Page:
Monday, March 3, 2008

parma politics

Other than the marquee elections, which may be of national importance, there are many inferior elections that touch some individuals specifically, while 300 million residents are unaffected. Ohio has many elected judges. Judges are supposedly impartial. In reality, they are biased towards the state in criminal cases, and towards the moneyed interest in civil cases. Many judicial candidates use the prosecutor's office as a jumping board for a judgeship. The prosecution is, by definition, biased towards conviction. The moneyed interests can finance campaigns far more easily, than non-moneyed interests. The office is a difficult to achieve bailiwick for one primarily interested in justice alone or for one who is friendly to civil liberties and social and economic justice.

There is often, a very close relation amongst, executive, judicial, police and prosecutorial agencies. Functional peer pressure and group think exist and contrary patterns of thought and behavior are inhibited, discouraged or punished. Mistakes are not admitted. Leniency is a point that is attacked if, it is, apparent or suggested. Surely, there exists breaches of justice, where, the guilty gets away or gets away lightly. But, it is far rarer that unjust harshness is exposed and rebuked. I can, hardly remember a judge, at least locally, where he met a penalty of even mild approbation of being harsh.* It is considered a badge of merit, for a judge, to be judged ‘tough’. I cannot remember a judge being negatively viewed, in the contemporary, local, press, as a hanging judge or despot.

This past Friday, a Parma judge, Timothy Gilligan, appeared,on television videotape, demonstrably outraged that he could not punish an individual, for a felony, for spitting on an off duty policeman's private car. There was more to it than that, but the level of histrionics to suggest that a petty offense to a member of the public, whom happens to be a city policeman, is of great and serious magnitude is to suggest, amongst other things, that different sorts of law are applicable to individuals of different status and vocation.

Within the last two years in Parma, a few different incidents involving police have transpired. The mayor (Dean DePiero) agitated, heavily for increased funding, for additional police. A determined and aggressive, telephone, poll took place before last year's vote to push for the tax. Before that poll, in the supposed under policed suburb, on a Sunday morning, that was forecast to break a temperature record into the 60s, police gave out parking tickets, in front of residential homes, for snow ban parking violations, for an up to then dry December.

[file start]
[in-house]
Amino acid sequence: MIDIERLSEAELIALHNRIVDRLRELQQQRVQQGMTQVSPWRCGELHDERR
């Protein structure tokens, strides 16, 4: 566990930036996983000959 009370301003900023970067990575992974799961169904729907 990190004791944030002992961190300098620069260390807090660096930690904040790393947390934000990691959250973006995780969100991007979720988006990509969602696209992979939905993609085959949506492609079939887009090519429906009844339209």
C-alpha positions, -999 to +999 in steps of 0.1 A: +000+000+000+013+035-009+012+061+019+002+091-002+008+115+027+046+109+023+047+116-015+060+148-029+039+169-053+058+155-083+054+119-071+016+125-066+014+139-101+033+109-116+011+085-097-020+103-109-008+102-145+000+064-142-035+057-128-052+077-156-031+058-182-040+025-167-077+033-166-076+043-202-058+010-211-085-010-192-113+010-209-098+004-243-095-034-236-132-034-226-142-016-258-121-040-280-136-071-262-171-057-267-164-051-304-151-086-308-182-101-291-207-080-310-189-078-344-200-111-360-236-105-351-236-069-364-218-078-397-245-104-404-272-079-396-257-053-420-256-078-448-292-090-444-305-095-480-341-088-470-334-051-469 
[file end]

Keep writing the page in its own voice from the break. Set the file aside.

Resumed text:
A television exposé had previously shown some police taking hours long coffee breaks in public coffee and donut shops. This on top of a department, that for years, was padding overtime and had supposedly ended that practice.

There was suppressed, until after that election and tax levy, the story of patrolman Mark McCombs. For an April fool's prank, he raped a drunken woman in his patrol car, behind a school, while his partner watched on 1 April 2007. A mistrial was declared 22 January.†
*Except, there was Judge Patricia Cleary, who in Cleveland, in 1998, kept a girl locked up, so that, she would not have her child aborted. Yuriko Kawaguchi was sentenced to six months, after pleading guilty to a forgery charge. In Ohio that was a felony. Judge Cleary was voted out by angry feminists. People often skip voting for some ballot spots, and an, organised minority can achieve their ends. By saving a life, she lost her job. So, kindness does not benefit a career.

†postsriptum: 25 April 2008 found not guilty, but found guilty of tampering with evidence, he destroyed the trophy pictures. Verdict came, virtually, at the same time as the murder trial in New York, which let off cops who fired fifty times at Sean Bell. The busheviks can rest easier; it is nearly impossible for malefactors in government to be held responsible in the United States. It is almost a victory to bring them to trial.

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